After Waterloo: Reminiscences of European Travel 1815-1819 eBook

This eBook from the Gutenberg Project consists of approximately 441 pages of information about After Waterloo.

[40] La Bedoyere (Charles Huchet, Comte de) distinguished himself in
    several of the Napoleonic wars, in particular at Ratisbonne and
    Borodino.  Being a colonel at Grenoble, in March, 1815, he deserted to
    Napoleon’s cause and was nominated by him general and pair de
    France
.  In July, 1815, he was arrested in Paris, tried for high
    treason and shot, August 19, in spite of Benj.  Constant’s efforts to
    save him.—­ED.

[41] Charlotte Smith (1749-1806), author of Emmeline, or the Orphan of the
    Castle
(1788), Celestina (1792), The Old Manor House (1793),
    etc.—­ED.

CHAPTER IV

From Paris to Bruxelles—­Visiting the plains of Waterloo—­The Duke de Berri at Lille—­Beauvais—­Return to Paris—­Remarks on the French theatre—­ Talma—­Mlle Duchesnois—­Mlle Georges-French alexandrine verse—­The Abbe Delille—­The Opera Comique.

I met with my brother-in-law and his nephew at Paris, and hearing from them that they had an intention of returning to England by the way of Bruxelles, with the idea of visiting the plains of Waterloo, I was induced to accompany them.  We started on the 18th August, taking the exact route from Paris that was taken by Napoleon.  Passed the first night at St Quentin; the second at a small village on the line between Mons and Charleroy in the Belgian territory.  The next morning, after breakfasting at Nivelles, we proceeded to Quatre Bras and Mont St Jean.  At the little cabaret called a la belle Alliance we met a host of Englishmen who had been to behold the field of battle; Lacoste, the peasant who was Napoleon’s guide on the day of battle, was about to conduct them across the fields to Hougoumont.  We followed them.  The devastation of the place, every tree being pierced with bullets, and the whole premises being nearly burned to the ground, seemed to astonish their weak minds; one of them was not contented till he had measured the length and breadth of the garden and orchards.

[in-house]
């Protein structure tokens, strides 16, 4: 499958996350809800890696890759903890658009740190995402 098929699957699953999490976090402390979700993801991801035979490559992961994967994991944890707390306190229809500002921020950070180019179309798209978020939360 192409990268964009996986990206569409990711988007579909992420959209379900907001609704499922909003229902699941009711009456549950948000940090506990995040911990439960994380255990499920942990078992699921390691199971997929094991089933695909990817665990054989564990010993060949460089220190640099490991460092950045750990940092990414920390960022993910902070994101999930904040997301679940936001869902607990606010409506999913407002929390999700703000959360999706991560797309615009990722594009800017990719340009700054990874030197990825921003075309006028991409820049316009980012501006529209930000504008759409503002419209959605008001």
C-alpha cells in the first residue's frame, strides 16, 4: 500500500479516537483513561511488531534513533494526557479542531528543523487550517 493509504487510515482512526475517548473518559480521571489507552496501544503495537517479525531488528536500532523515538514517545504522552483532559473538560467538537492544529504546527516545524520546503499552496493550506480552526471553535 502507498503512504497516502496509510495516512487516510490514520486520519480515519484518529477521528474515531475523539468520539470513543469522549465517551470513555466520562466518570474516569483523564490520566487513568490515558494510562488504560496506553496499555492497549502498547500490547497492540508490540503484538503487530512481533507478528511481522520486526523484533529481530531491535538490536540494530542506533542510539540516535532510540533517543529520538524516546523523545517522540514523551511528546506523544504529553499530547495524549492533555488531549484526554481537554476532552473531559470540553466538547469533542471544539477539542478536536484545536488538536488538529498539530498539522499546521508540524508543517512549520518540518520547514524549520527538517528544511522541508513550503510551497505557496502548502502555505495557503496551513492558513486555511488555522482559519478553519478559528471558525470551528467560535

Cuirasses, helmets, swords and various other spoils of war found on the spot, were offered for sale by some boys and eagerly bought up as relics.  My brother-in-law made a purchase of a helmet, sword and cuirass, intending to hang it up in his hall.  For my part I have seen, and can see no reason whatever to rejoice at this event.  I fear it is pregnant with infinite mischief.

We arrived at Bruxelles on the afternoon of the 20th August and after visiting thePark, Alee verte and Palace of Laeken, we proceeded the next morning on our journey to Lille.

The Duke of Berri was at Lille and a grand fete was given in the evening to celebrate the second restoration of the Bourbons.  Fireworks were let off, the city was brilliantly illuminated and boys (hired of course) went about the streets singing the following refrain

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After Waterloo: Reminiscences of European Travel 1815-1819 from Project Gutenberg. Public domain.
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